K-12 back-to-school story ideas

By Maggie Barrett
June 24, 2005

Everyone can think back to elementary school and remember a bully. What should parents do if their child is the bully, rather than the victim? Drew Edwards, adjunct associate professor of psychology at Wake Forest University and author of the book "How to Handle a Hard-to-Handle Kid," shares techniques parents can use to help curb bullying behavior. Edwards, who has practiced clinical child psychology for more than 30 years, suggests parents avoid using physical punishment, increase adult supervision and examine the example they set for their children when expressing anger. Edwards also advises parents that it is never too early to intervene. Research shows that after age 10, bullying behavior is harder to change as aggressive behavior patterns have become more firmly entrenched.

With the growing problem of childhood obesity, getting children to eat healthy foods at school has become an issue often highlighted by the media. Gary Miller, Wake Forest University associate professor of health and exercise science, says parents can increase the chances their kids will eat healthier lunches at school by sending healthy packed lunches that appeal to their children and by talking to children about making healthy food choices. When packing a lunch for children, Miller advises parents to use the healthy foods their children like, offer them a choice of those foods and use creative presentation. Miller, who has a 5-year-old son, acknowledges that the temptation of cafeteria staples such as pizza can be powerful, which is why he says the most important thing parents can do to get their kids to eat healthier lunches at school is talk to them. "If you give kids some credit and talk to them about why some foods are good everyday foods and why others should be eaten once in a while, they get it."

Quoting Johnny Mercer, Wake Forest University counseling expert Samuel T. Gladding says parents should "accentuate the positive/eliminate the negative" with their children. Gladding, the author of "Family Therapy" and other widely used counseling textbooks, says the difference between encouragement and discouragement is the difference between success and failure. "All kids can feel good about themselves and increase their achievement if they feel empowered and encouraged," says Gladding, president of the American Counseling Association and chair of the counseling department at Wake Forest. Gladding, a father of three sons, advises parents to help their children focus on the positives by praising their talents (everyone has at least one), pointing out the hidden positives of less-than-ideal experiences and establishing positive rituals around tasks that can be unpleasant, such as homework.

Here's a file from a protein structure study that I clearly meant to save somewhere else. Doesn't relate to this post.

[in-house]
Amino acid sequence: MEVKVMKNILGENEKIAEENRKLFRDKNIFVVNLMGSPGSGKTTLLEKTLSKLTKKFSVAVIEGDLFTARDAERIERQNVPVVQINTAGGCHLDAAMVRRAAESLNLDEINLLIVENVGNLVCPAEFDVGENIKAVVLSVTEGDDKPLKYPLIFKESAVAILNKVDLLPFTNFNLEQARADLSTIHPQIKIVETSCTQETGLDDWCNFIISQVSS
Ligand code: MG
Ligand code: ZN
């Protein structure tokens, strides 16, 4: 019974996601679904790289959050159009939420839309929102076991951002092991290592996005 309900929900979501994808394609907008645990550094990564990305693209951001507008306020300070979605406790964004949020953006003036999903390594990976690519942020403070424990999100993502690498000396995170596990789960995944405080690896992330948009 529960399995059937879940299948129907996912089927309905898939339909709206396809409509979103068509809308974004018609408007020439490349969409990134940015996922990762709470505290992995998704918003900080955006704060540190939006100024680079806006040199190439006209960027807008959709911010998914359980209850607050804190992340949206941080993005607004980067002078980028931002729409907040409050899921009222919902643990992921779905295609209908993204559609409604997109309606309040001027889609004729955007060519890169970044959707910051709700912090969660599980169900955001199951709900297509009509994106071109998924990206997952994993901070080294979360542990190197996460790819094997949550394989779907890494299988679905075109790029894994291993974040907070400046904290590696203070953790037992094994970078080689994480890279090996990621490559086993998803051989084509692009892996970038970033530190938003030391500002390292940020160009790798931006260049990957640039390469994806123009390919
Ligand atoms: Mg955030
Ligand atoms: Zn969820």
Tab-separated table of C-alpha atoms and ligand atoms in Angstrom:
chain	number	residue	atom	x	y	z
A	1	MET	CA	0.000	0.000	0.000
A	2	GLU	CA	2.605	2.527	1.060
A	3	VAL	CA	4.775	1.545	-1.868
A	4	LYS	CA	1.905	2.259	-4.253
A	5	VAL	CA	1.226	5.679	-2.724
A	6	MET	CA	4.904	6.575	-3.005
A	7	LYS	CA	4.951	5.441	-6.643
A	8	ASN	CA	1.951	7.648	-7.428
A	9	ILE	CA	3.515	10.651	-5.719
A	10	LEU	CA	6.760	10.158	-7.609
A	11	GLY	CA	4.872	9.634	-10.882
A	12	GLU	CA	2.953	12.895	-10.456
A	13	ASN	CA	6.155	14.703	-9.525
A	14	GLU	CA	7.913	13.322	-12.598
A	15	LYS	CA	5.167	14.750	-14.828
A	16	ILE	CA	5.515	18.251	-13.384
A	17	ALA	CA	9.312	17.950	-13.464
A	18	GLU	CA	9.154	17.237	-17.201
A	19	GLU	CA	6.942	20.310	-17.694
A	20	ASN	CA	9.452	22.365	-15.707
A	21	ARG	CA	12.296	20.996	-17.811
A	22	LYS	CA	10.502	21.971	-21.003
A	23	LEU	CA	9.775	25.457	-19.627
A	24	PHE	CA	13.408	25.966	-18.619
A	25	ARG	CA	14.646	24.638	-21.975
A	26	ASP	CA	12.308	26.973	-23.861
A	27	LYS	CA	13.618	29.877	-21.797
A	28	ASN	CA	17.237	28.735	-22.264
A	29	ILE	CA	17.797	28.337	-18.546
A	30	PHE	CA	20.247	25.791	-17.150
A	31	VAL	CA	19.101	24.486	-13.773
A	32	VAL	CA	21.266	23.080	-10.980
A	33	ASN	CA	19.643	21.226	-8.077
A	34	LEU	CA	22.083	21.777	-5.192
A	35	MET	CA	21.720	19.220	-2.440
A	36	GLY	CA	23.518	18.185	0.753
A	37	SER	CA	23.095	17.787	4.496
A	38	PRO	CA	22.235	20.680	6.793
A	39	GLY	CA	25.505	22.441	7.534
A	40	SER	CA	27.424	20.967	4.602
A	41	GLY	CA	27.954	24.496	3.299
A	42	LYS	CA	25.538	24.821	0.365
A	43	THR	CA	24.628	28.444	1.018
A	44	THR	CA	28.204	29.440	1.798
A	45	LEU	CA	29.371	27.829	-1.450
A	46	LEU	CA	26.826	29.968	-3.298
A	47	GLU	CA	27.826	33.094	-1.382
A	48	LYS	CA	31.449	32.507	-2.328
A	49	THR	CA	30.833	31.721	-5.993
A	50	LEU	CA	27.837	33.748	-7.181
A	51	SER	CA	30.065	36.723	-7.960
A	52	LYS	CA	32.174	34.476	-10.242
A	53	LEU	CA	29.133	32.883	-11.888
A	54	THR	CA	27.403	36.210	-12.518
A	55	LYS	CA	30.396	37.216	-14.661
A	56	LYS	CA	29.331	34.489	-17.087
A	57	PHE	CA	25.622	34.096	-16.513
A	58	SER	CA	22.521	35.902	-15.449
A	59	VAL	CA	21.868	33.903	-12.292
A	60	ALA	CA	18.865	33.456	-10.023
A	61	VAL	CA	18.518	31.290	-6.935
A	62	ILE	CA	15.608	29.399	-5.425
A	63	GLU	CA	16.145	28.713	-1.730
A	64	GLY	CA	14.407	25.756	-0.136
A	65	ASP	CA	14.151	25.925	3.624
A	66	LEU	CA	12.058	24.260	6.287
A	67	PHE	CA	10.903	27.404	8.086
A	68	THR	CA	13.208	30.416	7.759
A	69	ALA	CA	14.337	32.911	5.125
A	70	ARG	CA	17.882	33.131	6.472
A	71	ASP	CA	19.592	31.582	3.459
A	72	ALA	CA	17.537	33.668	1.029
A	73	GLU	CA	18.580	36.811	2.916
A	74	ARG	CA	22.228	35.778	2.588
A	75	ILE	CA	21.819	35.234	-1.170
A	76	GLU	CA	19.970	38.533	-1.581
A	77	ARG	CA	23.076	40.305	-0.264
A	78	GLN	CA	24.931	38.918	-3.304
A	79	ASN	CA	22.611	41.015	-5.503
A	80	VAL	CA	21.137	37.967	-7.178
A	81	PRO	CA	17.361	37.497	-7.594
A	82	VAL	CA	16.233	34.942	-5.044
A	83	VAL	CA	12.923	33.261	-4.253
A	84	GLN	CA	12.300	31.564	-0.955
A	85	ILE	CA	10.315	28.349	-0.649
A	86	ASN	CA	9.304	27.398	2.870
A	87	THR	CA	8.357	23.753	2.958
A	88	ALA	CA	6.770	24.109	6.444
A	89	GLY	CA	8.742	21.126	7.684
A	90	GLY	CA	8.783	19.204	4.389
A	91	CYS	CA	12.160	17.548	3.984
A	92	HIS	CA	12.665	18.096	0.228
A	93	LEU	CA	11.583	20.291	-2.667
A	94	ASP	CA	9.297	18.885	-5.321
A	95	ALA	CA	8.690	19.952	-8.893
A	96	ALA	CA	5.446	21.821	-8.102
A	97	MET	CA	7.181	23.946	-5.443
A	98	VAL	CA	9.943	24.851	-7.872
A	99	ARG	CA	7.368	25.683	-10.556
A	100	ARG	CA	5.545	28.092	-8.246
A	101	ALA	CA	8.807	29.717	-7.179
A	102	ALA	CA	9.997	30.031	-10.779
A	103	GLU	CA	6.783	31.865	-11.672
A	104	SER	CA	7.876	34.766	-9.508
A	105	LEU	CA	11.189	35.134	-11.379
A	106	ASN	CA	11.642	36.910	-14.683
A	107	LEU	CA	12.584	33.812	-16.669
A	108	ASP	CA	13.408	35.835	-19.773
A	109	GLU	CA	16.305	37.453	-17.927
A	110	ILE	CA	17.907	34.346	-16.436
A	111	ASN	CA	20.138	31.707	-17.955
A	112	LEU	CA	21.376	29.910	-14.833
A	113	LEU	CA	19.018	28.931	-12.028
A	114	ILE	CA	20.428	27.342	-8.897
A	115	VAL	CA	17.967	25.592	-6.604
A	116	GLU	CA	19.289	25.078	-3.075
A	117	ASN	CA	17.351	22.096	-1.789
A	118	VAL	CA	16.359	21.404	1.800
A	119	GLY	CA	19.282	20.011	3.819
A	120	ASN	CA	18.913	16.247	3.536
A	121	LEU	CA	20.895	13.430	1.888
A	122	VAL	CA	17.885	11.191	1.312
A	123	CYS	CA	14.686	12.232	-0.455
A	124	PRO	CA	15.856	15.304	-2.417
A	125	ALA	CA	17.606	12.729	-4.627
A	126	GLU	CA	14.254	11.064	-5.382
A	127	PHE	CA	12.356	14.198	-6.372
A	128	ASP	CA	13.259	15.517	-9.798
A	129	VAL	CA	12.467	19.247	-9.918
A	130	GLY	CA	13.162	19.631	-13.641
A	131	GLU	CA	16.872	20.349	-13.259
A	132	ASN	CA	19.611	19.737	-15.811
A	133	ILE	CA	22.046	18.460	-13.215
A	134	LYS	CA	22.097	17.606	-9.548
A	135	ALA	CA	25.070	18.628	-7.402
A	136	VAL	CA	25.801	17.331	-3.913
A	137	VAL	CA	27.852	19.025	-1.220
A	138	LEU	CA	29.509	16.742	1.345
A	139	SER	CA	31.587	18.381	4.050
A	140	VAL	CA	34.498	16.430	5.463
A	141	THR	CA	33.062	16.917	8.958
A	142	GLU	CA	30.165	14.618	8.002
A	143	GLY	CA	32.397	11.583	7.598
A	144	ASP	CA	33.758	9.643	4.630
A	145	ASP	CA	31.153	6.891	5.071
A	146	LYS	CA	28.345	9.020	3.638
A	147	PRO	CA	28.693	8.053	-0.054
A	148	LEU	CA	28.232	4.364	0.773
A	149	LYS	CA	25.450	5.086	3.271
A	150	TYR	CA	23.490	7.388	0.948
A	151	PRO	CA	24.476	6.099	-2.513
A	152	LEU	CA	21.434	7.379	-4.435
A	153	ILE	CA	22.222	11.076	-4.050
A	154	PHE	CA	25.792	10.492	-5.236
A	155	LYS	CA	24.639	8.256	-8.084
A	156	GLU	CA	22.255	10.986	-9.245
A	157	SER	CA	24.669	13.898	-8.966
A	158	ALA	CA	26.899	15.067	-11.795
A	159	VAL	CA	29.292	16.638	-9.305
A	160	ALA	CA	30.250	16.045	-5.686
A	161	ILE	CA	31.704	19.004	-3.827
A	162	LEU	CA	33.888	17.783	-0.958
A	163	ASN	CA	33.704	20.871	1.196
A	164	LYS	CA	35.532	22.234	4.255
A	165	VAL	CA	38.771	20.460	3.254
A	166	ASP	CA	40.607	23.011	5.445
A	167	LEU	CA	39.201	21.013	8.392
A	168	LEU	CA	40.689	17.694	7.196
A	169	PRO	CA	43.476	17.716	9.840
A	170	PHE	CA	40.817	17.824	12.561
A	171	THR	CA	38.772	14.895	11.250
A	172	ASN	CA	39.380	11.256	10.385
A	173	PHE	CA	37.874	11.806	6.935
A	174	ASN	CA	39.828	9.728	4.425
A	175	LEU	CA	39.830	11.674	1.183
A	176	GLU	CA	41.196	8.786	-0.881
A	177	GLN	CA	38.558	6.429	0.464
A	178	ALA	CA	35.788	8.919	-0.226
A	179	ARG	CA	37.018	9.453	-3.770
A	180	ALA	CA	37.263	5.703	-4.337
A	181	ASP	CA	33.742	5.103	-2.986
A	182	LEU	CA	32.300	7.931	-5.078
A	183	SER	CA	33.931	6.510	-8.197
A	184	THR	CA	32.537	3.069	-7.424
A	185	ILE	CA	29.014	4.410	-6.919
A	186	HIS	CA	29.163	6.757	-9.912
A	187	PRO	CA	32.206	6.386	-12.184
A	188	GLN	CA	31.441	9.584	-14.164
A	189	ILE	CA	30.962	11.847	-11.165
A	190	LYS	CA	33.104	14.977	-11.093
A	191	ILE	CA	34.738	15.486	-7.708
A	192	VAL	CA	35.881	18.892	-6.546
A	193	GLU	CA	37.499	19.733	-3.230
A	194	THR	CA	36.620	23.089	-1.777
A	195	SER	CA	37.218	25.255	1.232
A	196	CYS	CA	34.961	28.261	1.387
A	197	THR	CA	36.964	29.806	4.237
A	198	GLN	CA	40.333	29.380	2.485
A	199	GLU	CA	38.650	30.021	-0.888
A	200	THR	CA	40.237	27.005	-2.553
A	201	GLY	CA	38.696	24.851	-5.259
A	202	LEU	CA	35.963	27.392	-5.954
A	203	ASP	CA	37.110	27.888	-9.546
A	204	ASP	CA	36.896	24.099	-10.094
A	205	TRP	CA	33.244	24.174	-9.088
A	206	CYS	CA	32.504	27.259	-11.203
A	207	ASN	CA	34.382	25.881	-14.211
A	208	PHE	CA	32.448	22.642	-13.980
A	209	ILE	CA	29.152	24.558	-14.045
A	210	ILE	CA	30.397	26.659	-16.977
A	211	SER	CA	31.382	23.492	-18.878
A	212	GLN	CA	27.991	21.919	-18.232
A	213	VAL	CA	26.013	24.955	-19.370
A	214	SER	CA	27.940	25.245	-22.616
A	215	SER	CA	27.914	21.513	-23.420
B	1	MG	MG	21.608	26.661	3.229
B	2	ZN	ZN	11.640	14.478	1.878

School-age children (kindergarten through grade 12) should participate in 60 minutes or more of moderate to vigorous physical activity every day, says a panel of 13 health experts whose recommendations are featured in the June issue of "The Journal of Pediatrics." Patricia Nixon, Wake Forest University associate professor of health and exercise science was one of the panelists. Nixon says the panel arrived at the recommendation of 60 minutes because kids are rarely physically active for a continuous period of time. "They have brief bursts of activity throughout the day," Nixon says. "The panel felt that 60 minutes was appropriate to ensure that the total amount of activity was sufficient." Nixon and her colleagues say that the recommended 60 minutes can be achieved in a cumulative manner in daily physical education classes, as well as recess, intramural sports and before- and after-school programs.

The start of the school year brings big decisions about what classes to take, and a Wake Forest University chemistry professor says parents and children should not take the easy way out when it comes to science and math classes. "High school kids don't have to know their exact career path," says Angela King, a senior lecturer in the chemistry department at Wake Forest. "Enrolling in challenging science and math classes arms them with skills – critical thinking, data analysis – that serve them well no matter what path they choose. Courses with lab or internship components help students experience what career practitioners in that field do each day." King, the mother of children in preschool and early elementary school, says parents should look for activities outside of school that engage young people in science and math exploration. Teachers and school administrators can provide information about good programs in the local community. Web sites run by science groups like Discovery, National Geographic and the Smithsonian can offer ideas for fun experiments that can be done at home, she says.

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